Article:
I refereed Eric Lindros' first game in the NHL after a one year delay to the start of his 13 season NHL career after being selected first overall pick by the Quebec Nordiques in the 1991 Draft. The Big 'E' refused to play in the NHL until a trade could be arranged by Quebec. Philadelphia won the Lindros sweepstakes and the hockey world watched with much anticipation as the player tagged The Next One stepped on NHL ice for his first game. My father even flew in from Canada to watch Lindros in this first game.

Even though it was just a pre-season game, the long awaited day had finally arrived. What made the game even more interesting was the fact that the Flyers' opponents in the Spectrum that night were the same Quebec Nordiques that Eric refused to play for.

Theo Fleury felt the emotion that Sidney will experience tonight as he attempted to make a comeback with Calgary Flames in 2009 after a six-year absence from the NHL. His first exhibition game in Calgary is something he remembers to this day.

Always a fan favourite in Calgary this little guy with the gifted scoring touch and hear of a lion received a standing ovation upon his return that night and was cheered each time he touched the puck. Theo would save his best for when it counted the most.

With the score tied in overtime and the Flames on the power play Olli Jokinen appeared to score the game winning goal just as the horn sound and no time left on the clock. The goal didn't count so a shootout would be needed to determine the outcome.

Theo told us, "Their first two guys missed I was second shooter for us. I went in and scored and the place went absolutely nuts. I thought the roof was about to come off the Saddledome.  My goal in the shootout won the game for us. My wife told me she saw grown men crying in their seats. When you've played in lots of big games the emotion, the adrenalin takes over. It was like I was skating in slow motion."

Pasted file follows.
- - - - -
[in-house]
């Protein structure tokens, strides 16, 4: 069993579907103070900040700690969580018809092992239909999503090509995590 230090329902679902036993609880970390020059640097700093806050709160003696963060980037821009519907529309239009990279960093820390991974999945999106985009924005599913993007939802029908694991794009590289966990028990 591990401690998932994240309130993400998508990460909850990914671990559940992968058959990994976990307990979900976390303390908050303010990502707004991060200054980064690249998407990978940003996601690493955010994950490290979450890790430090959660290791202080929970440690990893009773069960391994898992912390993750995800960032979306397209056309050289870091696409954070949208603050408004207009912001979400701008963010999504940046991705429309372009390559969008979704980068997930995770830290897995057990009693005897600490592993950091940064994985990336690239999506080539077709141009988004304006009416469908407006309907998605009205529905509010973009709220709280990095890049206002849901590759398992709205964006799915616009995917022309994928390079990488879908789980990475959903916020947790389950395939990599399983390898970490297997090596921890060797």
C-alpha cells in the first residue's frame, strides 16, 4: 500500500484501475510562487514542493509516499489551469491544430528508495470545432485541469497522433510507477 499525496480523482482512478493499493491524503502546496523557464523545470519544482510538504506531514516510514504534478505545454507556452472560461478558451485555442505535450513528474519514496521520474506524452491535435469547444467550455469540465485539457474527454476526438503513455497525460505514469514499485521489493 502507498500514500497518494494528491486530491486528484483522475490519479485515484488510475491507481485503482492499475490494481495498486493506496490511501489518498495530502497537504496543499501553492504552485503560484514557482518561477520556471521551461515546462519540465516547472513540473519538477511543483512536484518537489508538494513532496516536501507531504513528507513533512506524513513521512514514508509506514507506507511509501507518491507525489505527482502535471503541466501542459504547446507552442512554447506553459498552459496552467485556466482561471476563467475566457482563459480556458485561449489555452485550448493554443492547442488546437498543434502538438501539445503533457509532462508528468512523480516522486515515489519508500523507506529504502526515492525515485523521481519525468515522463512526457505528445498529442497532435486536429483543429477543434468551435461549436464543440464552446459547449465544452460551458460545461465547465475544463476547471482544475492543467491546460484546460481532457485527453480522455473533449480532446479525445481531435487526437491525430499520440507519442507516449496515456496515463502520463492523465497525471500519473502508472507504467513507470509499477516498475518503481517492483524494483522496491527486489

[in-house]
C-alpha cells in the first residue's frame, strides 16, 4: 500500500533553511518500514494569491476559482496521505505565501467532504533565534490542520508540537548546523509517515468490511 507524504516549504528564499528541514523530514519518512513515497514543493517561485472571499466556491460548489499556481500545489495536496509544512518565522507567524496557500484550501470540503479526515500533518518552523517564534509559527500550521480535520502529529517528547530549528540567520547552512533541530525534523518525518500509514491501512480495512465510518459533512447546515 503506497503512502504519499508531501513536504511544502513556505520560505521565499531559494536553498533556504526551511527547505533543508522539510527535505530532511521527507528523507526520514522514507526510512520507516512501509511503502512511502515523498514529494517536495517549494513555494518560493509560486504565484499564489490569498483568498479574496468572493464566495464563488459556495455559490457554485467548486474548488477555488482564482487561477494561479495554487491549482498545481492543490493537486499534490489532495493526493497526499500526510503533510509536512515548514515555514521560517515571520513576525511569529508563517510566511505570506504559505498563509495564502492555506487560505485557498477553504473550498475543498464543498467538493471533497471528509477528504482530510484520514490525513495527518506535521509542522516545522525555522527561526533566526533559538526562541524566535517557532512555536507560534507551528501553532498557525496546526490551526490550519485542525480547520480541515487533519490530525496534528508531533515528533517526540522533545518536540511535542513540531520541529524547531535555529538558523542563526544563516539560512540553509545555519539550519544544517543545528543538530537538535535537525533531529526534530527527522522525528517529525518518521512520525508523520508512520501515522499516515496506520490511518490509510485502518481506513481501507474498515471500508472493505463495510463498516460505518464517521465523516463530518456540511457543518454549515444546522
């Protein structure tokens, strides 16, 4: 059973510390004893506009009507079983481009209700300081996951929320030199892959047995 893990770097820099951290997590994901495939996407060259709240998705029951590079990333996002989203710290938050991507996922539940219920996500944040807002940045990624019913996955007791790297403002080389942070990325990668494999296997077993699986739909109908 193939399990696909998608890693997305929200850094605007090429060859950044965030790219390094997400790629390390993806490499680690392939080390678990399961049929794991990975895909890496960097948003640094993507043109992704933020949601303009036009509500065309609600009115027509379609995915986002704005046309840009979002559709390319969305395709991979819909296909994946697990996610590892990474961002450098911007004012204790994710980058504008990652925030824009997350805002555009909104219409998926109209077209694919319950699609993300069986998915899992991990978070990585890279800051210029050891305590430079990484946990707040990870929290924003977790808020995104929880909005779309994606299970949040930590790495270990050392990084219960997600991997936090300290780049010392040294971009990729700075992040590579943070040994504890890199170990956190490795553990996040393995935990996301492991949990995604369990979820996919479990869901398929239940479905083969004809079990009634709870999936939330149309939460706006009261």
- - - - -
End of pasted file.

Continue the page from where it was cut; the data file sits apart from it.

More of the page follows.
We work out our whole life to play every day. When you can't or it's taken from you like Sidney has experienced, it gets very frustrating. Sid was born to do this. I know exactly how he will feel tonight and I believe he will be the best player on the ice."

Theo Fleury, Billy Smith and Jimmy Mann both mentioned Mario Lemieux's comeback game against the Leafs on December 27, 2000 to end his 3 1/2 year retirement along with Wayne Gretzky's first game back in Edmonton following his trade to the Los Angeles Kings as much anticipated returns.

Even though Ron Duguay was still a couple of years away from becoming the New York Rangers' top draft pick (13th overall) in 1977, Ron, as a Rangers television broadcast analyst, still hears about the night that Eddie Giacomin returned to Madison Square Garden for the first time after being claimed off waivers on Oct. 29, 1975 by the Detroit Red Wings.

Ranger fans didn't have to wait long in anticipation of Eddie Giacomin's return to Madison Square Garden ice. Two days later the Red Wings played at MSG and Giacomin made his debut in goal for his new team.
Ron Duguay said that Eddie Giacomin was so beloved by Ranger fans that he received the longest standing ovation ever by the Ranger faithful. They were also so angered by the move that the majority of the fans in attendance at that game were cheering for the visiting Detroit Red Wings.
Duguay went on to say that tears were evident streaming down the cheeks of Eddie Giacomin with the ovation and chants throughout the entire game of, "E-D-D-I-E, E-D-D-I-E!"
In Pittsburgh, around the NHL and throughout the entire hockey community I believe there will be the odd tear of joy shed for Sidney Crosby's return. Not only is Sid, "The Face of The Game," but as Theo stated best, "Sid was born to do this."
Stay safe, my friend.